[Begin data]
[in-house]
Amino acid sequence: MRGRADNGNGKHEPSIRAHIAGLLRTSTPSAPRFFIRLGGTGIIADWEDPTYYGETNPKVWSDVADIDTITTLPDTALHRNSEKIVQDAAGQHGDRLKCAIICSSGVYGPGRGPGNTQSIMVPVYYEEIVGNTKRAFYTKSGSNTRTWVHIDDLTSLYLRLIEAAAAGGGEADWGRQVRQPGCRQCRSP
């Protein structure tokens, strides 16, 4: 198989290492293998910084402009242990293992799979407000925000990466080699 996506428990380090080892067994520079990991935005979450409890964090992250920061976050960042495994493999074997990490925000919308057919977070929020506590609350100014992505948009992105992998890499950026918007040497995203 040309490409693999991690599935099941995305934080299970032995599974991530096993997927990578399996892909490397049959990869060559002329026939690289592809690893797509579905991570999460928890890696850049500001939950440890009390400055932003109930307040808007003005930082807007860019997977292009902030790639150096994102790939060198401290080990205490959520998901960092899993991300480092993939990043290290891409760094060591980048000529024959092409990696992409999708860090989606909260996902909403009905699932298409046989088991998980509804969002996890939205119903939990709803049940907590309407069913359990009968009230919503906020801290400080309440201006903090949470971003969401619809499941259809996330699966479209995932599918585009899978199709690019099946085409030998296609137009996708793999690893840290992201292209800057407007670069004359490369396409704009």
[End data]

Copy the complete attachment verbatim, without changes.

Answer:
[in-house]
Amino acid sequence: MRGRADNGNGKHEPSIRAHIAGLLRTSTPSAPRFFIRLGGTGIIADWEDPTYYGETNPKVWSDVADIDTITTLPDTALHRNSEKIVQDAAGQHGDRLKCAIICSSGVYGPGRGPGNTQSIMVPVYYEEIVGNTKRAFYTKSGSNTRTWVHIDDLTSLYLRLIEAAAAGGGEADWGRQVRQPGCRQCRSP
């Protein structure tokens, strides 16, 4: 198989290492293998910084402009242990293992799979407000925000990466080699 996506428990380090080892067994520079990991935005979450409890964090992250920061976050960042495994493999074997990490925000919308057919977070929020506590609350100014992505948009992105992998890499950026918007040497995203 040309490409693999991690599935099941995305934080299970032995599974991530096993997927990578399996892909490397049959990869060559002329026939690289592809690893797509579905991570999460928890890696850049500001939950440890009390400055932003109930307040808007003005930082807007860019997977292009902030790639150096994102790939060198401290080990205490959520998901960092899993991300480092993939990043290290891409760094060591980048000529024959092409990696992409999708860090989606909260996902909403009905699932298409046989088991998980509804969002996890939205119903939990709803049940907590309407069913359990009968009230919503906020801290400080309440201006903090949470971003969401619809499941259809996330699966479209995932599918585009899978199709690019099946085409030998296609137009996708793999690893840290992201292209800057407007670069004359490369396409704009």